Research themes

Our research is primarily directed towards answering a basic, but still poorly understood riddle: how do new species arise?  My group and I focus on evolution and ecology of butterflies and moths (Lepidoptera), particularly near the species boundary.  The Lepidoptera form 15-20% of the world's described species, yet are poorly known genetically.
Host races in the larch budmoth Zeiraphera diniana (Tortricidae)
Hybridization and evolution in Heliconius butterflies
Evolution of British butterflies Aricia spp. (brown argus) and Plebejus argus (silver-studded blue)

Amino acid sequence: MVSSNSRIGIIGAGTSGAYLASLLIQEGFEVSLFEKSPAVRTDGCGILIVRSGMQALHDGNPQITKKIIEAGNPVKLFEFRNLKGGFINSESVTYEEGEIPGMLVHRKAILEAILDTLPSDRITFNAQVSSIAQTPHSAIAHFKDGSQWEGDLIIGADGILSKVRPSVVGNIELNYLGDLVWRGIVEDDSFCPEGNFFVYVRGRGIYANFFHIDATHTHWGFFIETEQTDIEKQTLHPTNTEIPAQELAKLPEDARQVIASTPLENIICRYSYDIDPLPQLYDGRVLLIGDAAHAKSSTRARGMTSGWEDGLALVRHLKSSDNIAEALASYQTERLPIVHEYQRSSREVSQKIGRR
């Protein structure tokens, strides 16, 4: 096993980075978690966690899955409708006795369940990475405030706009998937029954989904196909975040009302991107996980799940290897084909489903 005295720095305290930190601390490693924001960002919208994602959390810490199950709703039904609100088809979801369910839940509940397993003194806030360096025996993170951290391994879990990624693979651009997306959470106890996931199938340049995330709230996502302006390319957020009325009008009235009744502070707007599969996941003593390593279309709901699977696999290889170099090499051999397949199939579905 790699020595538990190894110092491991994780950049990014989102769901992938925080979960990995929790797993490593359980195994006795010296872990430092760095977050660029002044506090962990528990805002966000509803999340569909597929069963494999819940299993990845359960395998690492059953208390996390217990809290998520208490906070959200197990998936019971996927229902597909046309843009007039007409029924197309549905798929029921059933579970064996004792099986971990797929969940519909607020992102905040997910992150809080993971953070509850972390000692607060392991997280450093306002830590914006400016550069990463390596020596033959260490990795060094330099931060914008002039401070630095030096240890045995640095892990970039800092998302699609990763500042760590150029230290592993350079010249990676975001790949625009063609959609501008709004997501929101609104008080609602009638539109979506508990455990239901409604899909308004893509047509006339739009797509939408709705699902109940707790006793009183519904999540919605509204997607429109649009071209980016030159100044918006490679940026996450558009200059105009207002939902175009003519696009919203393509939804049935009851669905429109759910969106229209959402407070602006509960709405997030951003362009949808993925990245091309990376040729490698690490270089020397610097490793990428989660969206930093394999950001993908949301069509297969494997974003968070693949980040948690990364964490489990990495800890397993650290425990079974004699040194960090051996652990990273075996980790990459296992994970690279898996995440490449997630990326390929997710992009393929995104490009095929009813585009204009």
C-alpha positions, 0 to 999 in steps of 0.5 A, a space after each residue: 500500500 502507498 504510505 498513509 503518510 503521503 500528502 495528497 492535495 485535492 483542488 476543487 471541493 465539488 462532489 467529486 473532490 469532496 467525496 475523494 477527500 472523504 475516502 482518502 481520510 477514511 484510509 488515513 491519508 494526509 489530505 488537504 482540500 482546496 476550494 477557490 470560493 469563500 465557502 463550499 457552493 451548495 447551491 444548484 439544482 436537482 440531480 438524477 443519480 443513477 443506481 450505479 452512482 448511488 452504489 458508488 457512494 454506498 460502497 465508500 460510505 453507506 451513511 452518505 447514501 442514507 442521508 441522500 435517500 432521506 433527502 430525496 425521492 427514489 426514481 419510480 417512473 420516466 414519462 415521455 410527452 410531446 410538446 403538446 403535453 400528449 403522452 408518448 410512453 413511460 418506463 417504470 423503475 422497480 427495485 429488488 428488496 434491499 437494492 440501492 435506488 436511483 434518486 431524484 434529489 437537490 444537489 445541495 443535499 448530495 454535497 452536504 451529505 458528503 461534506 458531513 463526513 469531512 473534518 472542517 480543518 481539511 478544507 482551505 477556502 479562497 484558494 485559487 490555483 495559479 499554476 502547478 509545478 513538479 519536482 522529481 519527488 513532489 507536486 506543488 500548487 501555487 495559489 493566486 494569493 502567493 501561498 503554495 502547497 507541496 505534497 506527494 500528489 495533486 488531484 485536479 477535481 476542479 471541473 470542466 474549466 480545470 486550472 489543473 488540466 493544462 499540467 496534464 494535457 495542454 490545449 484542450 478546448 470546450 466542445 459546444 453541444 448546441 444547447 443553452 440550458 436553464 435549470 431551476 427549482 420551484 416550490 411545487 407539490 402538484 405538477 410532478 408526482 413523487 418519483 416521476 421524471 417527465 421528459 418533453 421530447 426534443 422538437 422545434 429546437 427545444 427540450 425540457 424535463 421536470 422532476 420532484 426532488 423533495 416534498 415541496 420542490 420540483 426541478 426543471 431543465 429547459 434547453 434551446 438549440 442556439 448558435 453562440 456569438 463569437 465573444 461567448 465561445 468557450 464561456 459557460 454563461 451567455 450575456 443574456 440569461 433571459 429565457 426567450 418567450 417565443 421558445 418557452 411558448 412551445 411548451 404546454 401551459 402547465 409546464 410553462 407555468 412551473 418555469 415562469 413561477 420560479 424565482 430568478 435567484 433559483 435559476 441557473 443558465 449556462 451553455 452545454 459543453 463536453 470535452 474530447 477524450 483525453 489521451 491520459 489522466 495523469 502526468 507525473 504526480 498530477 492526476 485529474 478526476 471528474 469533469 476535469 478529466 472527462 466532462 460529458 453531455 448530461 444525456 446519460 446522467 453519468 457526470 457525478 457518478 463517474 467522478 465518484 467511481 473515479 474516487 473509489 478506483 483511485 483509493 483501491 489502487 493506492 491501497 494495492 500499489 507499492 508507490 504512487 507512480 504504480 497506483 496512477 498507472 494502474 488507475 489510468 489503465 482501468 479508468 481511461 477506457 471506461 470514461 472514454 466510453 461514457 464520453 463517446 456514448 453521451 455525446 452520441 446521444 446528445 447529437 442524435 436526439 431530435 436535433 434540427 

Sibling species ecology and evolution in Anopheles mosquitoes
Taxonomy, mimicry and biogeography in the Ithomiinae
The Taxome Project (complete taxonomy of the world's Lepidoptera)

Although our primary interests are in genetic and systematic studies of populations, geographic forms, and speciation, many of our results have obvious implications for conservation of endangered taxa. I remain committed to and interested in topics such as insecticide resistance, safety concerns about the release of genetically modified organisms (GMOs), and in the biodiversity and conservation applications of our work.

Research group
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